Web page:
ReduxReview:  It's hard to deny that opening riff. It signals that something pretty great is ahead and Survivor doesn't disappoint. They came up with the perfect song to fit the film and in doing so created their signature tune...and a huge money maker. Including digital sales, it has sold about 9 million worldwide, not to mention the countless times is has been used in films, TV shows, ads, and sporting events. It's an iconic song of the era that still holds up.


Trivia:  For his film, Sylvester Stallone wanted to use the Queen song "Another One Bites the Dust," but he was having trouble securing the rights. He had heard Survivor's "Poor Man's Son" song and asked the band to write something for the film. Band members Jim Peterik and Frankie Sullivan wrote and submitted "Eye of the Tiger." Their demo of the song, which includes a tiger's growl, was used in the film while the soundtrack, single, and Survivor's LP all used a the finalized version.


Monday, November 3, 2014

"Hard to Say I'm Sorry" by Chicago

#1 Alert!
Gold Record Alert!
Song#:  1062
Date:  06/05/1982
Debut:  75
Peak:  1 (2 weeks)
Weeks:  24
Genre:  Soft Rock, Adult Contemporary

Pop Bits:  Chicago was a band in trouble. They hadn't had a Top 10 hit since 1977 and their first album of the 80s couldn't even muster a gold certification. They were deemed past their prime and even their label thought so - Columbia dropped them after issuing a poor selling hits package. A change was required and that came courtesy of producer David Foster. Working with lead singer Peter Cetera, Foster updated the band with a sleeker AC pop sound that left their horn-driven compositions in the dust. It also left a few of the band members in the wings as Foster would use outside musicians for the recording sessions (four members of Toto would lend a hand). All these changes would end up fracturing the band, but Foster and Cetera knew what they had to do to revive the group and they succeeded. This first single became the band's second #1 hit and it helped get their album, "Chicago 16," to platinum status.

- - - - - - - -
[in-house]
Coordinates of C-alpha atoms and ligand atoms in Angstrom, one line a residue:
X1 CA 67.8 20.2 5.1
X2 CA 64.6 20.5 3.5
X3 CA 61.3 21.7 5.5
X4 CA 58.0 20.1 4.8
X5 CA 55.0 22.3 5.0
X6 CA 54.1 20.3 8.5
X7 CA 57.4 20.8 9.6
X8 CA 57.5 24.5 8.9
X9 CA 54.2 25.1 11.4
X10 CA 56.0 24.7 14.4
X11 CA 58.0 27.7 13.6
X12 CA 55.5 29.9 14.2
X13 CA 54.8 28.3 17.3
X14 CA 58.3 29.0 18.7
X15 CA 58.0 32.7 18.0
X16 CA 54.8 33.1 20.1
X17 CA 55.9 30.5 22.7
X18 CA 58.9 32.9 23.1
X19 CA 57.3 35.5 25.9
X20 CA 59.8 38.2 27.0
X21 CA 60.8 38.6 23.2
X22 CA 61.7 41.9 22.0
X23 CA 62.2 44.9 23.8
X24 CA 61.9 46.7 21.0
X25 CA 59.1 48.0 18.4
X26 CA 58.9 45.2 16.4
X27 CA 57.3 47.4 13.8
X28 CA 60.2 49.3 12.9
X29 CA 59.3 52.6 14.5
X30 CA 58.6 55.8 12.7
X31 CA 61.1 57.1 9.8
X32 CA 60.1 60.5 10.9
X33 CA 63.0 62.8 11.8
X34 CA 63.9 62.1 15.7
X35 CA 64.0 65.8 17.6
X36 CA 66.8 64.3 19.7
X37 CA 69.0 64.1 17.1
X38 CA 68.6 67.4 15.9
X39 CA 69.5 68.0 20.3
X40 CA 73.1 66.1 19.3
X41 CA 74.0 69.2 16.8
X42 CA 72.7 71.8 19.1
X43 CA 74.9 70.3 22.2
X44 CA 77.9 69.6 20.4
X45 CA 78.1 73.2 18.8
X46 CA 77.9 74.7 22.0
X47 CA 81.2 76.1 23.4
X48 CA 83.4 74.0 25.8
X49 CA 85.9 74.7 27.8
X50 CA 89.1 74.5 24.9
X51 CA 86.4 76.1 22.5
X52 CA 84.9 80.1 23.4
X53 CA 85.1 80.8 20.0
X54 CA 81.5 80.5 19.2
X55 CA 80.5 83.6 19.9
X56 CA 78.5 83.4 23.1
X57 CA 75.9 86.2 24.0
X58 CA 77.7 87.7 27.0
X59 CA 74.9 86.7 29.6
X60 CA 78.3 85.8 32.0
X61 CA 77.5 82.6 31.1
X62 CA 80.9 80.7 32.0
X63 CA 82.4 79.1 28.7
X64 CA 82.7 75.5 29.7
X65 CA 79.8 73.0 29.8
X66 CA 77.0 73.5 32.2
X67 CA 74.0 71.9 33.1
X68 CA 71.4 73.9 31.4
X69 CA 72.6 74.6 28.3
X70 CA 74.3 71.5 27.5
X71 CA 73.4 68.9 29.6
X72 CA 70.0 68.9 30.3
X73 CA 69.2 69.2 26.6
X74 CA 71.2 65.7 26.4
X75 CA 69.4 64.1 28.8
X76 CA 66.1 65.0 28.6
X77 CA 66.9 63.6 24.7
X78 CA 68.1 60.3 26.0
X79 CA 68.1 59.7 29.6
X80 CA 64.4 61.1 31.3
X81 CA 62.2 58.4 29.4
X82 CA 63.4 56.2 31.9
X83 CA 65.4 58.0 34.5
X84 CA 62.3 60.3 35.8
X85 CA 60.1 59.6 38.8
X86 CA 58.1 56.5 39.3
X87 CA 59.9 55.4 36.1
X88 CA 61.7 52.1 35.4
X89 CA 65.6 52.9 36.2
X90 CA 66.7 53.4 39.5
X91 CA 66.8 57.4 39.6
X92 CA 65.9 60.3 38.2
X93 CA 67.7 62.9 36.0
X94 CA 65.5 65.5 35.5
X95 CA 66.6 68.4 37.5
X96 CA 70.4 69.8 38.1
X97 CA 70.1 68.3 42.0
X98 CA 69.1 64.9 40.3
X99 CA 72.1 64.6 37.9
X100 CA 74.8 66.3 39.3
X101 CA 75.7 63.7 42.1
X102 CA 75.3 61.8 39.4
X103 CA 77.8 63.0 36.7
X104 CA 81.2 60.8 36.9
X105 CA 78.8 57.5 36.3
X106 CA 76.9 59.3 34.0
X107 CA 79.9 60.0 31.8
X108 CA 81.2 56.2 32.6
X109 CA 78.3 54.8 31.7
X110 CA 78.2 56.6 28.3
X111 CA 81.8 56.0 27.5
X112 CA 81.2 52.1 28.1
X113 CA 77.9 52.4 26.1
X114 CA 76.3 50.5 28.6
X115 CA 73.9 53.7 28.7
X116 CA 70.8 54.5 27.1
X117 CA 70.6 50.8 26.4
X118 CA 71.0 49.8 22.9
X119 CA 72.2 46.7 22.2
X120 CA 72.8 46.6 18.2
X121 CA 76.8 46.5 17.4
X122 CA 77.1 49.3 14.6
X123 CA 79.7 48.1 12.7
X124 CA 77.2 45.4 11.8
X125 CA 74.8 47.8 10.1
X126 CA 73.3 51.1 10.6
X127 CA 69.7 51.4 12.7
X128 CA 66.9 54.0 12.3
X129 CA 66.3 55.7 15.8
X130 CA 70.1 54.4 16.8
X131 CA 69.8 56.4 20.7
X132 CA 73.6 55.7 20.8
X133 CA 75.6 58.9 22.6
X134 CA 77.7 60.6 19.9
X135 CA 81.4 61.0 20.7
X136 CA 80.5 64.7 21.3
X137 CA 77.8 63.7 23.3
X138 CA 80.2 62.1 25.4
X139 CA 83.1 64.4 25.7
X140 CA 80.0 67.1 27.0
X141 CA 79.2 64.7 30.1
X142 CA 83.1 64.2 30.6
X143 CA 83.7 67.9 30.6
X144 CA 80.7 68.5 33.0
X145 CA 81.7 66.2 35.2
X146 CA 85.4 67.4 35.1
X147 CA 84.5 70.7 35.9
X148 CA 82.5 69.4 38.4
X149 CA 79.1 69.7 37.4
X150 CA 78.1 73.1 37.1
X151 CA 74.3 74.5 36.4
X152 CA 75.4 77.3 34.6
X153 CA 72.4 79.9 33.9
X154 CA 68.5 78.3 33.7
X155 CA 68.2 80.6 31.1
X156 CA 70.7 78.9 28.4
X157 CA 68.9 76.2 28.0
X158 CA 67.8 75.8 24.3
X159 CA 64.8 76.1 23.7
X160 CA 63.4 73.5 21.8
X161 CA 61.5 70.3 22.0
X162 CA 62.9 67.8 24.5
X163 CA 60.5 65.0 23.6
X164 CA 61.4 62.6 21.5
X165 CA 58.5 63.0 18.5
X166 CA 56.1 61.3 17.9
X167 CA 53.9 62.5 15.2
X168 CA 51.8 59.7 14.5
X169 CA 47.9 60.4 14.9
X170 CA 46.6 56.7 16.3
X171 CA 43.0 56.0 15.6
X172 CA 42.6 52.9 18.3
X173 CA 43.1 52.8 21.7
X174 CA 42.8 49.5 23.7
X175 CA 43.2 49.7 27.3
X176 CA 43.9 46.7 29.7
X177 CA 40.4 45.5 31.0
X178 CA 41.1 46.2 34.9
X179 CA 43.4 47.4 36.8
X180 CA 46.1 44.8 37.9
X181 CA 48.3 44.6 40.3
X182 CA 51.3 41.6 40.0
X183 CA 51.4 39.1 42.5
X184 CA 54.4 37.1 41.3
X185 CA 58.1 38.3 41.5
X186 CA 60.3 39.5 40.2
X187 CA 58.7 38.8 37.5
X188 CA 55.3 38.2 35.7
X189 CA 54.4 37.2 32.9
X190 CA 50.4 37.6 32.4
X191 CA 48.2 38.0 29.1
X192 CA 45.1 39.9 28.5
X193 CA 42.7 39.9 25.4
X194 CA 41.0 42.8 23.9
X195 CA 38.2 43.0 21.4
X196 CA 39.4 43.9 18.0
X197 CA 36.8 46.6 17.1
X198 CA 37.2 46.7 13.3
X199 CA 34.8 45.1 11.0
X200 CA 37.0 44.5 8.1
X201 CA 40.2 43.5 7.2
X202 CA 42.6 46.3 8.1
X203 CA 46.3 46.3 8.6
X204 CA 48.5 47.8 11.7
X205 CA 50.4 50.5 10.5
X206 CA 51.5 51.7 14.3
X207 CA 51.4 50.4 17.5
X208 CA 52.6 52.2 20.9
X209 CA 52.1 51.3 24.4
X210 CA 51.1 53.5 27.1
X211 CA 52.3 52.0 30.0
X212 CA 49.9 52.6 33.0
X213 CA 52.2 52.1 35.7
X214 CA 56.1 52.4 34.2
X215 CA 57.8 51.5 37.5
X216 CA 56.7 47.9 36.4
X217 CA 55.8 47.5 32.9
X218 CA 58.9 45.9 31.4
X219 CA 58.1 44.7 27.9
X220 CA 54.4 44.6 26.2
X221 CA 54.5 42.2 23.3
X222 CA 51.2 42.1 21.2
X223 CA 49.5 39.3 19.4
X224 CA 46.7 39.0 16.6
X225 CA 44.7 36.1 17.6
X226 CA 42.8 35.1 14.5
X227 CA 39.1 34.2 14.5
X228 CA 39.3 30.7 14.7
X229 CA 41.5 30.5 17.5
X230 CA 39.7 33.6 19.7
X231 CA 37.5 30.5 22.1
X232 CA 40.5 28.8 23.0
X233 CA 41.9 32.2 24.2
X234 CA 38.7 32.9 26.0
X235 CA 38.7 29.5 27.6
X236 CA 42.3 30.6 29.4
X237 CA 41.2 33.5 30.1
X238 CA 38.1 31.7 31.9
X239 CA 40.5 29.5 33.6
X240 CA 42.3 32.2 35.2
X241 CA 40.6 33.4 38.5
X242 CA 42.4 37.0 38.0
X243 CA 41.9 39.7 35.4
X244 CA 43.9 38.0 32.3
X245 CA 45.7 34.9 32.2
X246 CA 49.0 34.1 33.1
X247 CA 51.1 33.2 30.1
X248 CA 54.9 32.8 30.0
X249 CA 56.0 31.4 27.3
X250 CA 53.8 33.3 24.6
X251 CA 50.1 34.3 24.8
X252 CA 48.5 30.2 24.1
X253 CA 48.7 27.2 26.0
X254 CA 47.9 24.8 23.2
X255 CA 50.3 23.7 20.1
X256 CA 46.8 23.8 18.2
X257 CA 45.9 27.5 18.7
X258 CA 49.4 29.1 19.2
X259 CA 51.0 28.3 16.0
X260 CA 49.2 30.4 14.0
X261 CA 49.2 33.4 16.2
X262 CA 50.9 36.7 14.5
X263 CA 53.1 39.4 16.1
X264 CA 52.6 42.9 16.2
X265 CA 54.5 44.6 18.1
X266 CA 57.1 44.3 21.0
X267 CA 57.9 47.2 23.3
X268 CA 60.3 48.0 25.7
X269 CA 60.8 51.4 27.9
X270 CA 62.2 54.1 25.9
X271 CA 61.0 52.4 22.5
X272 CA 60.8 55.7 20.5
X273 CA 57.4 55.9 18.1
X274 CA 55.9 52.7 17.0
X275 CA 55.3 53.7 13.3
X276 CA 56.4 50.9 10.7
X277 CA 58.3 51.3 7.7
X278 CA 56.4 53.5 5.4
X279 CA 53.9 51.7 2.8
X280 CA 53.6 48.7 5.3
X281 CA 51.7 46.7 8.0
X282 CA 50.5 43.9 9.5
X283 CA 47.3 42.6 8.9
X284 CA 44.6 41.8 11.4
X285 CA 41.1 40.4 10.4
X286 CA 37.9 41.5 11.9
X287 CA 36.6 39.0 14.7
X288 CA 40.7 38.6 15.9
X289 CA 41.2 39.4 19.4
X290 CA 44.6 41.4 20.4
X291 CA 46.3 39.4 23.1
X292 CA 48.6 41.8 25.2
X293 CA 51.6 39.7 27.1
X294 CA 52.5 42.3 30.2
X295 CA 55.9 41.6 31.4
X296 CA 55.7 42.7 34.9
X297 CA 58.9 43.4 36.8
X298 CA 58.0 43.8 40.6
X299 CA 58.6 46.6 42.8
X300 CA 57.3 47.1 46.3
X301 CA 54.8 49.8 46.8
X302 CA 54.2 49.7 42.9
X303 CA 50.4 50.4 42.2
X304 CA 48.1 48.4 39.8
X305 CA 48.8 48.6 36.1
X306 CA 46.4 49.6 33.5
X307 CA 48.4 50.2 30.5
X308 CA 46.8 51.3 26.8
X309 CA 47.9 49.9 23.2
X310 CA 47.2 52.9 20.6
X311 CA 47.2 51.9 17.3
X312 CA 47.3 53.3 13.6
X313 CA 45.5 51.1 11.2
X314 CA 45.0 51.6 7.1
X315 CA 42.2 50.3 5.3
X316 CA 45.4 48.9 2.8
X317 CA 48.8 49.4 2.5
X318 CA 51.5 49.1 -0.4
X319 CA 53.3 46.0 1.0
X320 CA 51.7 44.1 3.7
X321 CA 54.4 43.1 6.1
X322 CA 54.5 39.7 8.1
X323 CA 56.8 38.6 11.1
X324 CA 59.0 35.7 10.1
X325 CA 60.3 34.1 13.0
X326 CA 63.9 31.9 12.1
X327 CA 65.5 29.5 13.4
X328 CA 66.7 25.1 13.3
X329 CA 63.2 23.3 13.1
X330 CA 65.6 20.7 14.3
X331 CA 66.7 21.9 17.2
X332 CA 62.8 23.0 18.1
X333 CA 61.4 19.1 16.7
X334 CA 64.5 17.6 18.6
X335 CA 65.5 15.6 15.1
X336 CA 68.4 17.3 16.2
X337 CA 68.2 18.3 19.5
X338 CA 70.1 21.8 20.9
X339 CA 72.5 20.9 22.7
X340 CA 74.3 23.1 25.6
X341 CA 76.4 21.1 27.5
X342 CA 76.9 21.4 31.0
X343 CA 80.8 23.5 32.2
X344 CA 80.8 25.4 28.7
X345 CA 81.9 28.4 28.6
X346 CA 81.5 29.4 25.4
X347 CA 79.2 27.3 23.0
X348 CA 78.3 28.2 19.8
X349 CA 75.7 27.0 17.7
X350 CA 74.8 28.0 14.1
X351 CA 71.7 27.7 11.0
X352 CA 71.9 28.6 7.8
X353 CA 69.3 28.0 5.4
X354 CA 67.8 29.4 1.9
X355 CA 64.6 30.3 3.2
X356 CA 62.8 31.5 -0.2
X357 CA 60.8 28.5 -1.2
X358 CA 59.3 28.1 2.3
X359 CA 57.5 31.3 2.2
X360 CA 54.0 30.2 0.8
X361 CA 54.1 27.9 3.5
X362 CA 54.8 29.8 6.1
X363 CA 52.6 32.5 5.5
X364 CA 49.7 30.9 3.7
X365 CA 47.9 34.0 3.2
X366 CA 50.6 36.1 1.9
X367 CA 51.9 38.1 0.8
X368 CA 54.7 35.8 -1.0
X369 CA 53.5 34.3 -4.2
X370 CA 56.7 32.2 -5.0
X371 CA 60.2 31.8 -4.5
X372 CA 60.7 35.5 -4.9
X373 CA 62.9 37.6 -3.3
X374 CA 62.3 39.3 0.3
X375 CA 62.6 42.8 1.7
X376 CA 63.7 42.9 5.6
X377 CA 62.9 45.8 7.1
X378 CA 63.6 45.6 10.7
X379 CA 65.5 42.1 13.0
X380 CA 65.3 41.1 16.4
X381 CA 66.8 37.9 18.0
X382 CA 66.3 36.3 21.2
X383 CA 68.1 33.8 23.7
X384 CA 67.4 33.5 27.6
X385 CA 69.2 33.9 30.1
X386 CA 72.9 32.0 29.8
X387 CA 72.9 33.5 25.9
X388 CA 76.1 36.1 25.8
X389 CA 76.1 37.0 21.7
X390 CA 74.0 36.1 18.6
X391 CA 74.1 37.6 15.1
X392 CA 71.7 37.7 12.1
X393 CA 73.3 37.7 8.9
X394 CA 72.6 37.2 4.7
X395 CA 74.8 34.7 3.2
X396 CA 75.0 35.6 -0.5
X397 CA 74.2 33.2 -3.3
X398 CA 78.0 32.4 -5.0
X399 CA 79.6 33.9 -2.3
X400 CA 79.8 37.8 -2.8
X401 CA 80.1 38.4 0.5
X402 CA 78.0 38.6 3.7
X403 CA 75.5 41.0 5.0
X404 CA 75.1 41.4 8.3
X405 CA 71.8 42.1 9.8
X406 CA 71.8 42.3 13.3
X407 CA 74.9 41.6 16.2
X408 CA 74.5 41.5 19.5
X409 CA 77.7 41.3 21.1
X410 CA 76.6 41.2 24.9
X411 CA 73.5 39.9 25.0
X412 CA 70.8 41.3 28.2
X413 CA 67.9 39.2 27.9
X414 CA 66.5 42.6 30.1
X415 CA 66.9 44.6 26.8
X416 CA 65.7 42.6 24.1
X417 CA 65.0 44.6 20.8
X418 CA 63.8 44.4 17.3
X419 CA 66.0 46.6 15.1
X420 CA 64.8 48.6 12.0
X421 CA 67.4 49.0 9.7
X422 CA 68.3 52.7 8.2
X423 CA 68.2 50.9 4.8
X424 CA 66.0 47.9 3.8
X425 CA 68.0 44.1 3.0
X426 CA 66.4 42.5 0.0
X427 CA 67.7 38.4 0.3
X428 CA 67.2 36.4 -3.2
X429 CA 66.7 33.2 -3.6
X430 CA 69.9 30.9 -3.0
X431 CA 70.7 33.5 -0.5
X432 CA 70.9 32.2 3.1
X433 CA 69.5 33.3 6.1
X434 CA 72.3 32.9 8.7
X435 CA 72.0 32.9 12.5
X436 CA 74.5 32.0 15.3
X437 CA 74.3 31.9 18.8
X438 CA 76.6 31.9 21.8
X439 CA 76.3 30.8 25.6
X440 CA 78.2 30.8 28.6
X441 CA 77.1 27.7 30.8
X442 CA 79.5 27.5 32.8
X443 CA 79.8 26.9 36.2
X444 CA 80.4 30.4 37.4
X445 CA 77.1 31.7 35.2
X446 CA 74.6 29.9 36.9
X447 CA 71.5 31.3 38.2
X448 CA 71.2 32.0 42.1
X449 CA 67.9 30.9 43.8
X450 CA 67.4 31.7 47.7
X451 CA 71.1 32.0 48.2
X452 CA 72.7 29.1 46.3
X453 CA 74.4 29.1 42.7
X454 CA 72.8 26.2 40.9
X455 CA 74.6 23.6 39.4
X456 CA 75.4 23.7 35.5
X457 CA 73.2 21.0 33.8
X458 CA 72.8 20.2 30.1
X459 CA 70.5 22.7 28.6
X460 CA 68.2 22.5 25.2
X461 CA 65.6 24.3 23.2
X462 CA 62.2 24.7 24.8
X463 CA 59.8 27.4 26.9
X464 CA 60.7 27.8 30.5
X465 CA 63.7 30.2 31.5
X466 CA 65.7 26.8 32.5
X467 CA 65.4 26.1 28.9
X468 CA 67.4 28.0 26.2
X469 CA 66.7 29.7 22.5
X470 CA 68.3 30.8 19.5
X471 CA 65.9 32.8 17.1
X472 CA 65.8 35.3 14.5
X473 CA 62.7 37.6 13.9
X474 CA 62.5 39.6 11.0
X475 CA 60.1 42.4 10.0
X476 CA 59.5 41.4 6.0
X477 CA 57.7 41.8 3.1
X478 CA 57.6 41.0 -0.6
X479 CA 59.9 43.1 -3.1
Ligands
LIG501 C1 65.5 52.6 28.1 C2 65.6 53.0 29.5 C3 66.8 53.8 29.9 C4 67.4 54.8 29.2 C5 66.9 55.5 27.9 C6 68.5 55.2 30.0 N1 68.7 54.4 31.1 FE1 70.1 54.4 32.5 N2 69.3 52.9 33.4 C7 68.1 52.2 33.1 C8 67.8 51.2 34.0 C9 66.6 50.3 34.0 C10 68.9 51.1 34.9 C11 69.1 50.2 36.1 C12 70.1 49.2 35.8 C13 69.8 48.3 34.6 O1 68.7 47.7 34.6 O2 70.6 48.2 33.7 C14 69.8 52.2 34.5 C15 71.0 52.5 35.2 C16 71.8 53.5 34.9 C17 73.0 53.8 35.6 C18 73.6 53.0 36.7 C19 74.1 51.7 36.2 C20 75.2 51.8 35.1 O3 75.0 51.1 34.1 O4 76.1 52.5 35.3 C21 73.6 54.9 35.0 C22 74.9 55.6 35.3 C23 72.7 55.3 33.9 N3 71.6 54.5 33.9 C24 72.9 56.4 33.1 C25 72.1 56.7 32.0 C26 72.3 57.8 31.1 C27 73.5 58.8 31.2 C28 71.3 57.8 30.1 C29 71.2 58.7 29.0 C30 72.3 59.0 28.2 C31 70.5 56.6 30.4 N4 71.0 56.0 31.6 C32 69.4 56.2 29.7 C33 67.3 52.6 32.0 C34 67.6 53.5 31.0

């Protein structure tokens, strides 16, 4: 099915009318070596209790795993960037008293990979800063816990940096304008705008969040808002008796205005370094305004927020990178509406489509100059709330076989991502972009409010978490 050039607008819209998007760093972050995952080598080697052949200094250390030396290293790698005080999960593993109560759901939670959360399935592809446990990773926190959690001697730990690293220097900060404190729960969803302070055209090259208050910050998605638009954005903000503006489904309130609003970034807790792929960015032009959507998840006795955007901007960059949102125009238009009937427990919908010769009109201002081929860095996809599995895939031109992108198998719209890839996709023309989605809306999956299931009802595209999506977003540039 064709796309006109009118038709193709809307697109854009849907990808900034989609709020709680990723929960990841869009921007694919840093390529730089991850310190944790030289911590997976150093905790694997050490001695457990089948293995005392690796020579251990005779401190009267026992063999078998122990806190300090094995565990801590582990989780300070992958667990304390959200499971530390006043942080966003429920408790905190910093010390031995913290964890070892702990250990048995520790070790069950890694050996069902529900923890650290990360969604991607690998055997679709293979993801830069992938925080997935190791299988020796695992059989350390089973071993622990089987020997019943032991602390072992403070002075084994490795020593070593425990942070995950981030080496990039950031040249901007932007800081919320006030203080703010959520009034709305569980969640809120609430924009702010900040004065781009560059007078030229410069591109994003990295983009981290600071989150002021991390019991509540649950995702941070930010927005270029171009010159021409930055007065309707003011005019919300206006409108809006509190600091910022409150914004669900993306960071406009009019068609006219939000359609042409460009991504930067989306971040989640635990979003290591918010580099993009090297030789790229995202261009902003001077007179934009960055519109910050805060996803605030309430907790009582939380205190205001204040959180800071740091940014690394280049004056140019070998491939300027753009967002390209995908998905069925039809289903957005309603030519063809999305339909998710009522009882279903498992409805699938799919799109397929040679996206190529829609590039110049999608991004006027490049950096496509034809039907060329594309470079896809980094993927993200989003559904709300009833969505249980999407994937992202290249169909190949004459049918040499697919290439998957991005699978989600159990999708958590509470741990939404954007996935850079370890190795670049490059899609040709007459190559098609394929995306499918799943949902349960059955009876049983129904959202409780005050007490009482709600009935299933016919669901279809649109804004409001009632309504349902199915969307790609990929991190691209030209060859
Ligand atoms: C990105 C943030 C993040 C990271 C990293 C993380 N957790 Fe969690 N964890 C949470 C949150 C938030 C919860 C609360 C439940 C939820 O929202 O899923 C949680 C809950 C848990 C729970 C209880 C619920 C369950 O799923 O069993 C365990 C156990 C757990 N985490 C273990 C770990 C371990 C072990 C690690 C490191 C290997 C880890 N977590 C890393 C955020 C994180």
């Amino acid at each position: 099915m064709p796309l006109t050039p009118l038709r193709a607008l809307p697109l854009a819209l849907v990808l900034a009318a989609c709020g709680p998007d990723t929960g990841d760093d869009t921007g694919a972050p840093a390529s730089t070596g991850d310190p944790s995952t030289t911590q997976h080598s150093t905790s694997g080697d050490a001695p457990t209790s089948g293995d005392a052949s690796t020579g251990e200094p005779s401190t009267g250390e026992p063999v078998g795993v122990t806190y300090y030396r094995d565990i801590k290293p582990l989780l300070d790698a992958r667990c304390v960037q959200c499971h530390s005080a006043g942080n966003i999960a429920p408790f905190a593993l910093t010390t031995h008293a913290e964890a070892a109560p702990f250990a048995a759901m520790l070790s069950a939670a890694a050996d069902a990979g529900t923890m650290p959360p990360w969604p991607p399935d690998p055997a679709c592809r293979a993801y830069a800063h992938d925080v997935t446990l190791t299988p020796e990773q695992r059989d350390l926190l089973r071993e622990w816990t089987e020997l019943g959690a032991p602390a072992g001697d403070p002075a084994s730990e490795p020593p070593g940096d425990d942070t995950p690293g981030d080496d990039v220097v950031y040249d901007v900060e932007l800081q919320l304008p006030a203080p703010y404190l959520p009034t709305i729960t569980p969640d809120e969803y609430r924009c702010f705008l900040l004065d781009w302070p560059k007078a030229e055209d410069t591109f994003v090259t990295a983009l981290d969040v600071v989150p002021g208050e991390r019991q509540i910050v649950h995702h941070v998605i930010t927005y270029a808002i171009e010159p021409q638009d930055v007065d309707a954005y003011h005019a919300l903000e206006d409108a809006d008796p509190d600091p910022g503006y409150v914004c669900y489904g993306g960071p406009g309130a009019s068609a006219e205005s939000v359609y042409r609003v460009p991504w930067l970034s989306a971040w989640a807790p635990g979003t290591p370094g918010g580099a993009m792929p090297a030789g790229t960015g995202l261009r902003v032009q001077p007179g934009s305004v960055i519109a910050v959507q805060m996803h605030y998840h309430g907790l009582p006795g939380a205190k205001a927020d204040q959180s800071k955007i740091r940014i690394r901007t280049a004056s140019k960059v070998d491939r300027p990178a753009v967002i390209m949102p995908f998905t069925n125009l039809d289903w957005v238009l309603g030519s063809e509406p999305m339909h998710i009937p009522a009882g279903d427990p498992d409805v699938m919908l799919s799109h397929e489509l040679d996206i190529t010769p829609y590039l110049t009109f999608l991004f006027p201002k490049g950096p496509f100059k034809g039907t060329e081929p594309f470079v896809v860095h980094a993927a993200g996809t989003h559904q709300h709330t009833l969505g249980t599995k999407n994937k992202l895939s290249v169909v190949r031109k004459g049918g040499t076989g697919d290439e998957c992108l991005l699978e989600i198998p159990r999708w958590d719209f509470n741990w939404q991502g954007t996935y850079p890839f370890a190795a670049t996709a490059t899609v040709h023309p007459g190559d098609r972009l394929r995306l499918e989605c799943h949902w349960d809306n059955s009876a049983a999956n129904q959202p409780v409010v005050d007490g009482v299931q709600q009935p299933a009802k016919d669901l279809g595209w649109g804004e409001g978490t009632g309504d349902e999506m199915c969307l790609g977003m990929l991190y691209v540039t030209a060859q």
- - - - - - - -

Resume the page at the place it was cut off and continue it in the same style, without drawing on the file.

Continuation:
ReduxReview:  For many Chicago fans, there is a distinct line in the sand between the classic years and the Foster-ized years. This single drew that line. Old fans poo-poo'd the new direction while a younger generation hopped right on board. I have to say that I was stuck in between. While I dug a lot of their tunes from the 70s like "25 or 6 to 4" or "Saturday in the Park," I kinda liked the new stuff too. Whether it was Chicago or another artist, I still would have liked this song. It's a big pop ballad that just worked. Say what you will about Chicago from this song on, but the fact is that Foster and Cetera brought the band back from near extinction and it got them seven more Top 10's through the end of the decade. You don't have to like the new stuff, but you should be able to say - hey, good on ya.

ReduxRating:  8/10

Trivia:  Double Shot!  1)  This song was included in the film and on the soundtrack to "Summer Lovers" starring Darryl Hannah.  2) On the "Chicago 16" LP, this song has a tag ending titled "Get Away." Most radio stations simply played the single version, which faded out before it segued into "Get Away." But the tag ending is notable as it brings back the horns and sound of the pre-80s Chicago.


Sunday, November 2, 2014

"I Found Somebody" by Glenn Frey

Song#:  1061
Date:  06/05/1982
Debut:  77
Peak:  31
Weeks:  13
Genre:  Soft Rock

Pop Bits:  As a co-founding member of the Eagles, Frey contributed songs and took the lead on hits like "Peaceful Easy Feeling," "New Kid in Town," and "Heartache Tonight." Following the breakup of the Eagles, Frey ventured out on his own solo career and issued the debut album "No Fun Allowed." This first single got him up against the Top 30.

ReduxReview:  Although he was no longer in the Eagles, this still had that old-band smell to it. Since I wasn't a major fan of the Eagles, then it makes sense that I wouldn't care much for Frey's debut single. And I didn't. There is nothing bad about it. I just don't often connect to these Southern-via-California soft rock tunes. Frey would toss off a couple zingers in the future that I liked, but this one is just ehh for me.

ReduxRating:  5/10

Trivia:  Born and raised in Detroit, Frey was befriended by up-and-coming musician Bob Seger. In 1968, Seger took the 19-year-old Frey into the studio and had him play acoustic guitar and sing backup on his classic track "Ramblin' Gamblin' Man" (#17).